LOVE’S LABOUR’S LOST: Shakespeare’s Sound Stage Comedy

PHASE: EIGHT THEATRE COMPANY DUAL CRITICS REVIEW

Phase:Eight Theatre completed its first season of production with William Shakespeare’s comedy “Love’s Labour’s Lost” on December 14-16 at WJCT Studios in Jacksonville Florida. This has been a great first year for JaMario Stills, Founder/Artistic Director of Phase:Eight. They performed an excellent revival of Arthur Miller’ s “All of My Sons”, three world premiere’s with “On Purpose”, “MLK Blvd”, and “ Live Girls”, and the cutting edge “Jesus Hopped the A Train.

Shakespeare wrote thirty seven plays with his comedies being among the most popular. Love’s Labour’s Lost is one of the first he wrote and is not among the most popular of his humorous plays but it is very interesting and entertaining none the less. It has the distinction of having longest first act of any of his works. It has been performed by mostly by theatre’s that specialize in Shakespeare. It was made into a Hollywood musical in 2000 by Kenneth Branagh with two well know actors in the cast; Alicia Silverstone and Nathan Lane. It had a limited release and only made $284,000 dollars and cost $ 13 million to make.

Director Stills has set the play in the 1970’s. We have our own idea why the Bard’s plays are done in different time periods. First would be the cost of costumes which are not cheap to rent or make. The cast in this one was able to pretty much use their own clothing or find suitable attire at a thrift shop. A second reason is that it is FUN. As we saw in the 2nd act of this play when Richard Nixon (David H.Horn) suddenly appeared before the giant presidential seal and surprise visit by Bob Dylan (Cory Driscoll). They were big in the 70’s.

 

The play opens with the King of Navarre (Mitchell Wohl) and his three companions Dumaine (Hays Jacobs), Berowne (Rich Pintello) and Longaville (Jack Permeter) swearing to give up all women for three years so they can fast and devote themselves to scholarship and study.

Were they serious about this? Yes, they even had to sign a contract for the King. The plan is soon derailed when the Princess of France (Miles Laura Para) arrives to do business with the King. She is accompanied by her three ladies in waiting Katherine (Rhodie Jackson), Rosaline (Becca Wucker) and Maria (Kristen Walsh). Love blossoms between the guys and the gals despite the men’s vows of celibacy.

The King, staying with his oath does not allow the Princess and the ladies into his castle so they meet in the garden. The men have fallen in love with the women. Each man has a hiding spot to observe the other reading aloud sonnets they have written to their beloveds. The King is in love with the Princess, Berowne with Rosaline, Logaville with Maria and Duaine with Katherine.

Love is everywhere, not only between the visitors but the natives as well. Evie Day is Boyet, a very intelligent attendant to the Princess who is an advisor and messenger between the King and his friends and the Princess. Costard, a clownish character who delivers messages was played by Matt Tompkins and he also has a love interest in a local maiden Jaquenetta (Isabella Martinez). Jaquenetta is a popular lady who is also pursued by the bragging Spaniard Don Armado (Cory Driscoll), who plays a guitar. Amber Brown is the colorful/feisty page to Don Armado. Kelby Siddons is the local deputy with the name Dull but Kelby is anything but dull and serves as the Text Coach for this production and is very familiar with Shakespeare having directed “Macbeth” and appeared “The Merchant of Venice”. Rounding out the cast are Holoforness (Clauda Laster) and Nathaniel (David H. Horne).She a teacher and he is a man of the cloth.Together are a source of good advice.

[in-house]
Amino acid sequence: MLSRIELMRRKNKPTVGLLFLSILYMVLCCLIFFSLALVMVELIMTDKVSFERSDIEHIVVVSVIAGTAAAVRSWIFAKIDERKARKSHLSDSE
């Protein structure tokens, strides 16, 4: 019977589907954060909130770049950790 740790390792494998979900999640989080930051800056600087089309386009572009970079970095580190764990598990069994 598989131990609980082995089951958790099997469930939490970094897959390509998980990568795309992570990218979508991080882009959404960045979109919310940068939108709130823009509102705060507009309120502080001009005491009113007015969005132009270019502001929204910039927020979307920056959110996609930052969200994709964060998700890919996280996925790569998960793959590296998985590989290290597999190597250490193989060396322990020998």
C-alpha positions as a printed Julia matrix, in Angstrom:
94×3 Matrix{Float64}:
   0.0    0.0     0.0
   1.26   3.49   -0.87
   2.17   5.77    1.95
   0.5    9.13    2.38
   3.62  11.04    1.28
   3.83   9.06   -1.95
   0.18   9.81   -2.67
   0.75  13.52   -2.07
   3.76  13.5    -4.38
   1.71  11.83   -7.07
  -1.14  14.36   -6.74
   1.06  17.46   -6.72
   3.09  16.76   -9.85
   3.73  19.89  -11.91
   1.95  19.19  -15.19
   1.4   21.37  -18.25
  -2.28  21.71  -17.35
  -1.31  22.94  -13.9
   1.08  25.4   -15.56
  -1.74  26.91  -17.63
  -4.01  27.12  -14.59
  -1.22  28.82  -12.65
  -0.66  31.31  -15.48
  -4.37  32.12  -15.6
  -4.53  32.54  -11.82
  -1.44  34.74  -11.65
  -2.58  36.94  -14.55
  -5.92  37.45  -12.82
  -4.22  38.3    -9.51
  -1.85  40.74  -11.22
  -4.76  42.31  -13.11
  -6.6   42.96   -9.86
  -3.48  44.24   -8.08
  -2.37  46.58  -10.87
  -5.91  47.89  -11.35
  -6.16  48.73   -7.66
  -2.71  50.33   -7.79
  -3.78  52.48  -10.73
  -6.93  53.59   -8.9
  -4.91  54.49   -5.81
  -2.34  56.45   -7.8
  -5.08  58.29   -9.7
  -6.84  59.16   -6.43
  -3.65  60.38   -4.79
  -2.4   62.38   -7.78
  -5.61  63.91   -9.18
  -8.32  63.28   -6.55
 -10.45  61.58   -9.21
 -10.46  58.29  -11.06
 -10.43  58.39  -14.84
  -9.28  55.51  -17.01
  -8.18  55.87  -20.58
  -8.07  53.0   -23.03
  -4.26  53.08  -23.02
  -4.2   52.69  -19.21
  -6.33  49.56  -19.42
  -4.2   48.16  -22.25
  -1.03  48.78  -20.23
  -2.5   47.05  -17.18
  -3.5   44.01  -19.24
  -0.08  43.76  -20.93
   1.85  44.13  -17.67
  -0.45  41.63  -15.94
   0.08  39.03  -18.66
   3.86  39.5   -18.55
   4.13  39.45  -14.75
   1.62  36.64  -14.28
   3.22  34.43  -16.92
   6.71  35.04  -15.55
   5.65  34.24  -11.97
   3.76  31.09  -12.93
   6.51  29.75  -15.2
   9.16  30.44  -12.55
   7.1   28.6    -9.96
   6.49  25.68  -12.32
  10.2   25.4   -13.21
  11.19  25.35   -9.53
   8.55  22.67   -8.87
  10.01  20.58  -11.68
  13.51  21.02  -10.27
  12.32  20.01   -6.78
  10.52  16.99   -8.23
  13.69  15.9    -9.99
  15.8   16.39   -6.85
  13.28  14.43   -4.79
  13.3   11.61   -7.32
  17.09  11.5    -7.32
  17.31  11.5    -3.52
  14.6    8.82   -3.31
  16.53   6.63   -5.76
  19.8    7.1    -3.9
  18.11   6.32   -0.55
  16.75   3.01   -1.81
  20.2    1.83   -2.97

All the action takes place on a TV sound stage which has benches for a garden. The back wall is a giant screen and provides marvelous backdrops for the 2 act action.

Love’s Labour’s Lost has many of the Shakespeare trademarks like mistaken identity, twists and turns, misdirected letters, a play within a play. This play has a rather ambivalent ending with all the ladies go back home and we wondered if the Princess and the King will ever get back together. Was it really love or just a passing fancy;.

It takes skillful actors to handle the language, wordplay and gestures in this complex plot and the sixteen actors were all superb.

Phase:Eight will announce next year’s schedule on or around January 1 2018.

PRODUCTION STAFF

JaMario Stills (Director), Heather Moore (Producer) Charles Stills (Set Design) Threadford Christian (Production Design)

About Dick Kerekes & Leisla Sansom

The Dual Critics of EU Jacksonville have been reviewing plays together for the past nine years. Dick Kerekes has been a critic since 1980, starting with The First Coast Entertainer and continuing as the paper morphed into EU Jacksonville. Leisla Sansom wrote reviews from time to time in the early 80s, but was otherwise occupied in the business world. As a writing team, they have attended almost thirty Humana Festivals of New America Plays at Actors Theatre in Louisville, Kentucky, and many of the annual conferences sponsored by the American Theatre Critics Association, which are held in cities throughout the country. They have reviewed plays in Cincinnati, Chicago, Miami, Sarasota, Minneapolis, Orlando, New York, Philadelphia, Sarasota, San Francisco, Shepherdstown, and The Eugene O’Neill Center in Waterford, Massachusetts. They currently review about one hundred plays annually in the North Florida area theaters, which include community, college, university, and professional productions.
X
X